Salut d’Amour for orchestra
Edward William Elgar
(b. Lower Broadheath, Worcester, 2 June 1857; d. Worcester, 23 February 1934)
By mid-1888, Elgar had achieved several minor successes. In particular, the orchestral Sevillaña (MPH score 1540) had been performed at a Crystal Palace concert in 1884, and two of the Three Characteristic Pieces (MPH score 682) were given in Birmingham in March 1888. A few pieces for violin and piano had been accepted for publication, including by Scott & Sohne of Mainz. But there was nothing to hint at what would occur in the Autumn of 1888.
Elgar earned a living by teaching and in the Autumn of 1886 a new pupil enrolled for pianoforte accompaniment lessons. She was Caroline Alice Roberts, aged 37 or 38 (there is some uncertainty about her birth year); Elgar was 29. She was the daughter of Major-General Sir Henry Gee Roberts, late of the Indian Army, and she had herself been born in India. By the ‘rules’ of mid-Victorian Britain, the two certainties were that she was past the age of marriage and could expect a lifetime as a spinster aunt to her nephews and nieces, and that she was without doubt from a higher social standing than the young music teacher she enrolled with.
Nevertheless, romance blossomed and by the late Summer of 1888 Alice (as she was usually known) realised she had found her partner. On 16 August she wrote a poem, “Love’s Grace”, which she gave to Edward. He in turn wrote her a violin piece with piano accompaniment (presumably something the two could play together) and called it Liebesgruss (Love’s Greeting). As a dedication, he created a portmanteau name – Carice – out of Caroline Alice, an early example of Elgar’s love of playing with words. When eventually their only child was born in 1890, the Elgars gave her the name Carice.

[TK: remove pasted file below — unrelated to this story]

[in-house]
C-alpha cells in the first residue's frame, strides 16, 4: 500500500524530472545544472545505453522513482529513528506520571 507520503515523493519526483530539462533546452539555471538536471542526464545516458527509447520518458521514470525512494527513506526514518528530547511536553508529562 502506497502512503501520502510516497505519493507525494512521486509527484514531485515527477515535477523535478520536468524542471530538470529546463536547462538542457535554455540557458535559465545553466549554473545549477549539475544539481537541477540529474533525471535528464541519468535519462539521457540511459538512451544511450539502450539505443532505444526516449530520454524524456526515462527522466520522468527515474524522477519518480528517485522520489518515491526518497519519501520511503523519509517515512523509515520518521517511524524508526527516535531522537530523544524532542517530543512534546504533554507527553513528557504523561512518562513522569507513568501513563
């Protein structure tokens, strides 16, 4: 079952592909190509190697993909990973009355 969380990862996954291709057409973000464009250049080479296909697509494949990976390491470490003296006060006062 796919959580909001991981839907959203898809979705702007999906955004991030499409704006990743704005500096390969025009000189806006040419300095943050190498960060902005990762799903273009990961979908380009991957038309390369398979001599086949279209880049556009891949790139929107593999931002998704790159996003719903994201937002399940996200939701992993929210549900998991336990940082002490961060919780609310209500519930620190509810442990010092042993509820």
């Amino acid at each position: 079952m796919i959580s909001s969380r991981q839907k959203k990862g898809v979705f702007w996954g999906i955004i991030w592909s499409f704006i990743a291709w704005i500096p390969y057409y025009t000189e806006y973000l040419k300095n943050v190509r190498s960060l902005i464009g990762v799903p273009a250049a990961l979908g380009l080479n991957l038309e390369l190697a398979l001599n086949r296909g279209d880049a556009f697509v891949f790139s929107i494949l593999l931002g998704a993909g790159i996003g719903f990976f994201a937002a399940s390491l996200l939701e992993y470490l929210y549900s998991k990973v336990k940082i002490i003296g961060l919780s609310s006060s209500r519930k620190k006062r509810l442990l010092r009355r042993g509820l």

Elgar offered the work to Schotts, who accepted it in versions for violin and piano, piano solo and orchestra, but only for a one-off fee of 2 guineas (£2.10). They decided to alter the title to Salut d’Amour because they thought it would sell rather better in French. They also published it initially as being by “Ed. Elgar”, leaving the nationality vague, because they felt that anything sounding English would not sell! In 1899, they offered a further 10 guineas for more arrangements of the piece. By 1905 they were offering Salut d’Amour in 26 different editions, including several as songs!
This score is the original orchestration, made by Elgar in 1889. It was first played at the Crystal Palace on 11 November 1889, conducted by August Manns.
Elgar’s years of success can be dated from this work, written at the beginning of his relationship with Alice. All his great works are from this period. The last was the Cello Concerto, written in 1919 when Alice was ill. She died in Edward’s arms in April 1920 and the composer – always insecure and subject to depression – never recovered from the loss.
Phillip Brookes, 2016
For performance material please contact Musikproduktion Höflich (www.musikmph.de), Munich.